Key Recommendations for Creating Digital Success

1. Find and retain your digital leaders

Companies should look for leaders with digital know-how and vision. As Paul Stein, chief scientific officer of Rolls-Royce, told us, “Leaders need to be at least ‘digital migrants,’ if not ‘digital natives.’” Identify and assess – through psychometric measurements and interviews – who is best suited to lead and champion change and who is best suited to execute. Digital leaders need to be empowered to build new teams and lead change across the entire organization.

Digital talent is in high demand across the industrial landscape, and there is a scarce pool of qualified leaders. Companies should benchmark their compensation structures and opportunities for advancement against the sectors they are competing with to bring in and retain top digital talent.

2. Lead from the top

Buy-in and support from the top of the organization are crucial. The CEO should partner actively with the most senior digital leader and take charge of important decisions and changes pertaining to the company’s digital strategy. The CEO must also be a passionate internal cheerleader for digital and must communicate this throughout the organization.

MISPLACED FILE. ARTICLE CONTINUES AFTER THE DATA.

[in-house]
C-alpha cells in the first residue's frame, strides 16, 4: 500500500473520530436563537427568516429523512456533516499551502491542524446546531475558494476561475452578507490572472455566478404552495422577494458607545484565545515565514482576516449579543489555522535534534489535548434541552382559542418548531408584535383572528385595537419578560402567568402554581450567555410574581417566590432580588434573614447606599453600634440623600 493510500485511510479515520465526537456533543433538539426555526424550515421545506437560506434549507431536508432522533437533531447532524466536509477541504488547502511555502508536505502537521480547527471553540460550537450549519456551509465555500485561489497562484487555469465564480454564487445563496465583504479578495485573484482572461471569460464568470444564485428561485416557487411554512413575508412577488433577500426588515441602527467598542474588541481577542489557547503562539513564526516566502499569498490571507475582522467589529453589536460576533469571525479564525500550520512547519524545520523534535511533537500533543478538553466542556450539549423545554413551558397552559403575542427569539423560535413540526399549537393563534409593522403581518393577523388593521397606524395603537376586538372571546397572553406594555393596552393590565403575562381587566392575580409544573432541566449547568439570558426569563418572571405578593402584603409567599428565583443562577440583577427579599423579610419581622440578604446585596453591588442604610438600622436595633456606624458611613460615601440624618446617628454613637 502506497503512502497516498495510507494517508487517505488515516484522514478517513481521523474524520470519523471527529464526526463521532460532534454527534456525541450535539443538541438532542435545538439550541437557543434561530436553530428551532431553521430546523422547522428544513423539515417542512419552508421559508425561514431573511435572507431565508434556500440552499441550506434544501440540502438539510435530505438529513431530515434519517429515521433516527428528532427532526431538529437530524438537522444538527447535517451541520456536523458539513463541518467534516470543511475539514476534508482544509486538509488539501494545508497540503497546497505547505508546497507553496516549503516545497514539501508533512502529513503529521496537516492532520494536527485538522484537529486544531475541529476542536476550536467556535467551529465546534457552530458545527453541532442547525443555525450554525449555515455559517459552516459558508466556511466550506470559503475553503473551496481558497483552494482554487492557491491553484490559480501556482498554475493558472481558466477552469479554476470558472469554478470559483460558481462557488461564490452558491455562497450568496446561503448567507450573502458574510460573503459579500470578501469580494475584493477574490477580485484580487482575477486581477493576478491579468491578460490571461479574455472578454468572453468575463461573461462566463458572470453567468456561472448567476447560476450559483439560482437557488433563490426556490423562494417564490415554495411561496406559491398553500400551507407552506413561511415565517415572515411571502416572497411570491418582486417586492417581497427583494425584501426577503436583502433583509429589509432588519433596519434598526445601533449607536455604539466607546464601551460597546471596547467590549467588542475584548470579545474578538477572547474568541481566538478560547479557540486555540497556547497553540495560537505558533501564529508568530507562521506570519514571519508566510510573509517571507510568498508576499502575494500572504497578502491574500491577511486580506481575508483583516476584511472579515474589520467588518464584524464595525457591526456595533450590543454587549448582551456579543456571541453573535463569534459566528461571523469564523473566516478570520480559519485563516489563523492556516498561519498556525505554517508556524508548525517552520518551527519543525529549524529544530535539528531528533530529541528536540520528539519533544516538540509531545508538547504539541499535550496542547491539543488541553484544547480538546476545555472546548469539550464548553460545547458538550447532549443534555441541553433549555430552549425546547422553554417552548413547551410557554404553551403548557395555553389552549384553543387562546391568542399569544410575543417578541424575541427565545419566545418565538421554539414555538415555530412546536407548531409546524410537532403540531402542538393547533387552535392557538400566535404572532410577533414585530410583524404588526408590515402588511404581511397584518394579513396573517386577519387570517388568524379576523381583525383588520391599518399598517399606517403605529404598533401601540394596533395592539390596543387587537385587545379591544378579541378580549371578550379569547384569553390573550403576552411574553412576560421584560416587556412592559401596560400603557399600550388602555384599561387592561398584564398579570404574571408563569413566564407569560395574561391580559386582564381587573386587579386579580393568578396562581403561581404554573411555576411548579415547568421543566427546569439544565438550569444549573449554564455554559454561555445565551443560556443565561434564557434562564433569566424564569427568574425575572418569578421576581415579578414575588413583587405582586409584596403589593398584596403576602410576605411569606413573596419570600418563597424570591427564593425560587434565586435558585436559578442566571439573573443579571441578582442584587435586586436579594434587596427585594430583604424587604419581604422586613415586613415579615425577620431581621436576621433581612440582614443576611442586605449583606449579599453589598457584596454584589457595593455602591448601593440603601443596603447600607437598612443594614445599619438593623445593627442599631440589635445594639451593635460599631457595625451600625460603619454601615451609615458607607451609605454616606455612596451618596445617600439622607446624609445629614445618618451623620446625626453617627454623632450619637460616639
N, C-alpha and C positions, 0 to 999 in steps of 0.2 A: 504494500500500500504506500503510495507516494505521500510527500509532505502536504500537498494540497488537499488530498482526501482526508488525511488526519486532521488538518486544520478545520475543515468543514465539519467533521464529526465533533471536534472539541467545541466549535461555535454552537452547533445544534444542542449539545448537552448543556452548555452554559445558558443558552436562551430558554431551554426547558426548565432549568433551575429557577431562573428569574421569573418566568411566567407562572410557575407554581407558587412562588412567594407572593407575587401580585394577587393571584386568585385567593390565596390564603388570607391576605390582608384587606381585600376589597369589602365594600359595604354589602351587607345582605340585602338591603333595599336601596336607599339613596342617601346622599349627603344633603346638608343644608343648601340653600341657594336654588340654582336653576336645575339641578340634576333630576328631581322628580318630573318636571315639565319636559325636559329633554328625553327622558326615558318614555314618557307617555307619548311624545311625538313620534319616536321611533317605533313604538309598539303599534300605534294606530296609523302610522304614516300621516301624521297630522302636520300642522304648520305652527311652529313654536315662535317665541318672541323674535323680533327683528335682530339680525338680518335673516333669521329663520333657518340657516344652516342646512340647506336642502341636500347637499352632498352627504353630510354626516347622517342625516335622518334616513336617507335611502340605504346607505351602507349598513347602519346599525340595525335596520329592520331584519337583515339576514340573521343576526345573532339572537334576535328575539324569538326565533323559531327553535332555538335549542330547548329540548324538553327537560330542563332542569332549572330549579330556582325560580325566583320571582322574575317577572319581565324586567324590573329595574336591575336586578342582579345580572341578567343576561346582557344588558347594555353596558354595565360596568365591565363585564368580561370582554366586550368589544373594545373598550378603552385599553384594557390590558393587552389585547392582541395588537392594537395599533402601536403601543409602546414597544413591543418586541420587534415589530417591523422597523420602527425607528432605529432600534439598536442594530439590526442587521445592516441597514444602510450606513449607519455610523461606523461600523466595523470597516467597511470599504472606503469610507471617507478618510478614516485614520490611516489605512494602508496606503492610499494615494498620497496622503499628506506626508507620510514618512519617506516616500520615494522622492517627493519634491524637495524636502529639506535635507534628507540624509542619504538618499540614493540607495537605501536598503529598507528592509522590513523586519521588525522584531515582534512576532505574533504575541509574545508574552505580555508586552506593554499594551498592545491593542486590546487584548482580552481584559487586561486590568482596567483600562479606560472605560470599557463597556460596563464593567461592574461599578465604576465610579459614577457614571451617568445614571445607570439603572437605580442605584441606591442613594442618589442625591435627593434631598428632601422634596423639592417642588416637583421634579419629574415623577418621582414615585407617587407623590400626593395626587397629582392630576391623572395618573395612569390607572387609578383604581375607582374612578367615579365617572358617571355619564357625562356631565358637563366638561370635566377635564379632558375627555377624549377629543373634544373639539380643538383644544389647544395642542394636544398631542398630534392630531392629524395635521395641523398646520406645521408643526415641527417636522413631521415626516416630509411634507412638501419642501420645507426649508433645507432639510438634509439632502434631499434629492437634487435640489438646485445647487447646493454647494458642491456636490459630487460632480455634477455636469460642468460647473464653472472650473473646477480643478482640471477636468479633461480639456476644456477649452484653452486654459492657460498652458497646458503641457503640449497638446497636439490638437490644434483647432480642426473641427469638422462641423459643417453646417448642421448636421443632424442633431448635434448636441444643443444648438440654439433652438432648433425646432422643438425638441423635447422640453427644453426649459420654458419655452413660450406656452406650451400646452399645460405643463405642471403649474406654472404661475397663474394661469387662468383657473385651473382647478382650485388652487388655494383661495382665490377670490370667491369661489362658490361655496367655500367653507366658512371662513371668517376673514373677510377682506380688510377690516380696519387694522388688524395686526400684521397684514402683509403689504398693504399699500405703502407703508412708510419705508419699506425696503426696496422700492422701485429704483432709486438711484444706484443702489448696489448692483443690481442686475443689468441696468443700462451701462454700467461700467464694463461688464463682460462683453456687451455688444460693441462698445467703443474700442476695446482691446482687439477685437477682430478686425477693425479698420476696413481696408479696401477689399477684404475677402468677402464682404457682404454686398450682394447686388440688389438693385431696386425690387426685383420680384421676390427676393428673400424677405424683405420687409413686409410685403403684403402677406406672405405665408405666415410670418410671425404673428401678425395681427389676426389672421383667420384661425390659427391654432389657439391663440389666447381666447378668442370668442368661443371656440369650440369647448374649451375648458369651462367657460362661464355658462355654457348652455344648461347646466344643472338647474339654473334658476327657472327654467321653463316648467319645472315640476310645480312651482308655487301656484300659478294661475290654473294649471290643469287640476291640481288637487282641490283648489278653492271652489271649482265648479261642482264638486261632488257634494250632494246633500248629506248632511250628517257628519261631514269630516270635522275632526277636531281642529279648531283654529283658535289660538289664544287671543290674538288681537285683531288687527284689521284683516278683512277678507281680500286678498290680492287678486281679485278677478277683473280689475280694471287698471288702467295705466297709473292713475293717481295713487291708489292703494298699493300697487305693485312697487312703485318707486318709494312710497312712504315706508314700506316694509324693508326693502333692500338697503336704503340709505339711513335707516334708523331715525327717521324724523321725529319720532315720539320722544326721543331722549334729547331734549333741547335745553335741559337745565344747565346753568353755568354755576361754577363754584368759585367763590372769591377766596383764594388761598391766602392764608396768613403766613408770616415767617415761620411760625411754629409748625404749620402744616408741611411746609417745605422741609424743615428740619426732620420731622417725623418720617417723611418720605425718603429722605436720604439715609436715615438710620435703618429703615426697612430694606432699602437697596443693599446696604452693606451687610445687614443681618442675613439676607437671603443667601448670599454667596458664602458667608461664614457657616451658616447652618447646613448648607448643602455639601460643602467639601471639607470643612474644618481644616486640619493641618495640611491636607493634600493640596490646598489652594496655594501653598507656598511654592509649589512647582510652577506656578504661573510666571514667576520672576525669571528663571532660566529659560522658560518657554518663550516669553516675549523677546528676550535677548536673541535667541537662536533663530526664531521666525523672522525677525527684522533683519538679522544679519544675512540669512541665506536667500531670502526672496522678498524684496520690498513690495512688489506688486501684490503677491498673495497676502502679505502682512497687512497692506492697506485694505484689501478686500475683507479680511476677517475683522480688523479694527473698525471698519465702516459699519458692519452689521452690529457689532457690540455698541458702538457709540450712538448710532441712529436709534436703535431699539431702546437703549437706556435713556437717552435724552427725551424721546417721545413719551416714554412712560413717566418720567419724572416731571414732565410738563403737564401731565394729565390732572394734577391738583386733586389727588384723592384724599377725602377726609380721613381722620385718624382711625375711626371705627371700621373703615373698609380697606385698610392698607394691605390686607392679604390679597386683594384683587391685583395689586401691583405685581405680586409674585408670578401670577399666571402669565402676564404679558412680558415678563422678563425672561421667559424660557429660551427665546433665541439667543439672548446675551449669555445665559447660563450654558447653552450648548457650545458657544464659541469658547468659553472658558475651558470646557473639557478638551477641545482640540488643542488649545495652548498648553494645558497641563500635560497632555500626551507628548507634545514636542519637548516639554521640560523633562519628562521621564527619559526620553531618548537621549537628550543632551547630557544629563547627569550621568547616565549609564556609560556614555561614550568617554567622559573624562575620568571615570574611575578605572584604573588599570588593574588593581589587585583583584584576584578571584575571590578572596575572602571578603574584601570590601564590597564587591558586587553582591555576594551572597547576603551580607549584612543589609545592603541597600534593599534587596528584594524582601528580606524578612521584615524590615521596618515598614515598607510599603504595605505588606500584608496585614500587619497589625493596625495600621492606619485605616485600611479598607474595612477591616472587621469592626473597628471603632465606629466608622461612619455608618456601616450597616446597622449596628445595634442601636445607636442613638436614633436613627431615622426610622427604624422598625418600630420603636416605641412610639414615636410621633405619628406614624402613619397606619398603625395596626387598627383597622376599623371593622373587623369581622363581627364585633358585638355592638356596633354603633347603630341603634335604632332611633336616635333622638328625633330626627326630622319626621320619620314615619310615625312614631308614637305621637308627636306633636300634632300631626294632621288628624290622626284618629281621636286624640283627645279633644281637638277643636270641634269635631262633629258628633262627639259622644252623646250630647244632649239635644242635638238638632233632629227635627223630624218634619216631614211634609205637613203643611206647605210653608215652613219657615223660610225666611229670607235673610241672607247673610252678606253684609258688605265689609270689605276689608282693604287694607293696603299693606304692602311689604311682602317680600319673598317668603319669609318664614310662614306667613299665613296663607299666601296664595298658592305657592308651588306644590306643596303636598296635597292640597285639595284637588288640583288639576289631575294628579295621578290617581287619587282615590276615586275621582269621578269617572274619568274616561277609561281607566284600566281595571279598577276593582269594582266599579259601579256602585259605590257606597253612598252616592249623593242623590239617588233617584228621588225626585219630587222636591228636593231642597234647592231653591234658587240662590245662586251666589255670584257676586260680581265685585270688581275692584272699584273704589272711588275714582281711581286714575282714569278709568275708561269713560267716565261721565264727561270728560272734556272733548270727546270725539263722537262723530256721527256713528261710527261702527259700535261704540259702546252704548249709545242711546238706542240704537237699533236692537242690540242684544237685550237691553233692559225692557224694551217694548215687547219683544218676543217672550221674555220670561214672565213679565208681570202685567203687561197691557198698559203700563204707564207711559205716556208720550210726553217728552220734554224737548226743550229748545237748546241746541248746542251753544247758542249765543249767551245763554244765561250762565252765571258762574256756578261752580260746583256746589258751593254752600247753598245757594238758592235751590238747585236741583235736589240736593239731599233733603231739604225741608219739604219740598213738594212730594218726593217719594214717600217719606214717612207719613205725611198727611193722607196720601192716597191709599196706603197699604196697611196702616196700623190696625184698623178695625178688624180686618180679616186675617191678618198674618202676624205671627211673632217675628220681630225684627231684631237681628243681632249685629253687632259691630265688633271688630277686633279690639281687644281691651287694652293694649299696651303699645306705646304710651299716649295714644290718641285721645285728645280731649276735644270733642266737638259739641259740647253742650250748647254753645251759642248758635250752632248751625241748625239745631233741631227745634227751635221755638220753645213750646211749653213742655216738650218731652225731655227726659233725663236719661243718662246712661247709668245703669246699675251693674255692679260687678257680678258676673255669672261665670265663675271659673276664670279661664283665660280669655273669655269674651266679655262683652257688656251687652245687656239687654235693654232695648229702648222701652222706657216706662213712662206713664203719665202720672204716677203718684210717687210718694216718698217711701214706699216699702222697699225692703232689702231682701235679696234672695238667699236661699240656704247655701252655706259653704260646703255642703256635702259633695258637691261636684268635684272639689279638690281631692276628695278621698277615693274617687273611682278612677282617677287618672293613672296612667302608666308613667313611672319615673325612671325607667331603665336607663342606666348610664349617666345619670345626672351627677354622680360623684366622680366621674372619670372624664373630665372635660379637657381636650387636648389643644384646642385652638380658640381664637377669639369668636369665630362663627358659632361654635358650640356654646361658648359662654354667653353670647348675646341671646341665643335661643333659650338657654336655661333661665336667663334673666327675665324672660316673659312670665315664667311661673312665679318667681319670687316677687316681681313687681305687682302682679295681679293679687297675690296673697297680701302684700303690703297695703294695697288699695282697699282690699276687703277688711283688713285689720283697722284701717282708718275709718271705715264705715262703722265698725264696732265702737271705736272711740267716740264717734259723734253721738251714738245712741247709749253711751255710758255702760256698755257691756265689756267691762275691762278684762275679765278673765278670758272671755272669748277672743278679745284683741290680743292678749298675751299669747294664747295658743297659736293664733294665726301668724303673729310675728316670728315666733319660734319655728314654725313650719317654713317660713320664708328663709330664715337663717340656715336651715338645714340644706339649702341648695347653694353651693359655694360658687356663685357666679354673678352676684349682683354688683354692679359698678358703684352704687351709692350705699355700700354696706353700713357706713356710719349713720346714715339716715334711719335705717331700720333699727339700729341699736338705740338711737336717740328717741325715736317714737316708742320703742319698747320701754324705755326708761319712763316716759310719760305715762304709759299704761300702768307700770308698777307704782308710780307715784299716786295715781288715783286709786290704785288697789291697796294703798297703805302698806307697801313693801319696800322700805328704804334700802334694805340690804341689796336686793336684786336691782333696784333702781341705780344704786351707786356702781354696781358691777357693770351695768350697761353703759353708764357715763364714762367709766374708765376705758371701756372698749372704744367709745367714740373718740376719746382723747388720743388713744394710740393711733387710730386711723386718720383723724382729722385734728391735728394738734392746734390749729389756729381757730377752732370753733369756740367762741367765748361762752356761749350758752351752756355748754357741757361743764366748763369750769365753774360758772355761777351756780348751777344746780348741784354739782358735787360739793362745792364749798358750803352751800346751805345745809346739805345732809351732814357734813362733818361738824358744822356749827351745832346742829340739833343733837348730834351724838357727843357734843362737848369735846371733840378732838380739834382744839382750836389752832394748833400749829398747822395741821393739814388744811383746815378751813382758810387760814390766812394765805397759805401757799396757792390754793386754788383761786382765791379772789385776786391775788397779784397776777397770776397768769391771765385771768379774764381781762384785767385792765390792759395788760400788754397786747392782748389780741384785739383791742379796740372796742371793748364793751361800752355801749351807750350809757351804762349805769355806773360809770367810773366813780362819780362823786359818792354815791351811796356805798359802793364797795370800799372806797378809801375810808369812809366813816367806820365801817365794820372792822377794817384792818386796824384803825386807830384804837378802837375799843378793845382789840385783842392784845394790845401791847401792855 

Digital know-how is also necessary on the board. Having at least one director with a digital background is important in order to build a bridge for other board members, according to Klöckner’s CEO Gisbert Rühl. This board member can also help ensure that digital remains at the top of the company’s agenda and can help secure broader support for rethinking old mind-sets and taking new approaches to ROI calculations.

3. Transform your culture

Without the right cultural prerequisites, it will be almost impossible for digital teams to drive significant change in the organization. When pursuing their digital agenda, company leadership should pay equal attention to cultivating the attitudes, behaviors, and mechanisms that permit innovation to thrive – one being a “fail fast” attitude that encourages experimentation and innovation. Even the best digital leaders and the most aggressive digital strategy can be thwarted by old attitudes and values.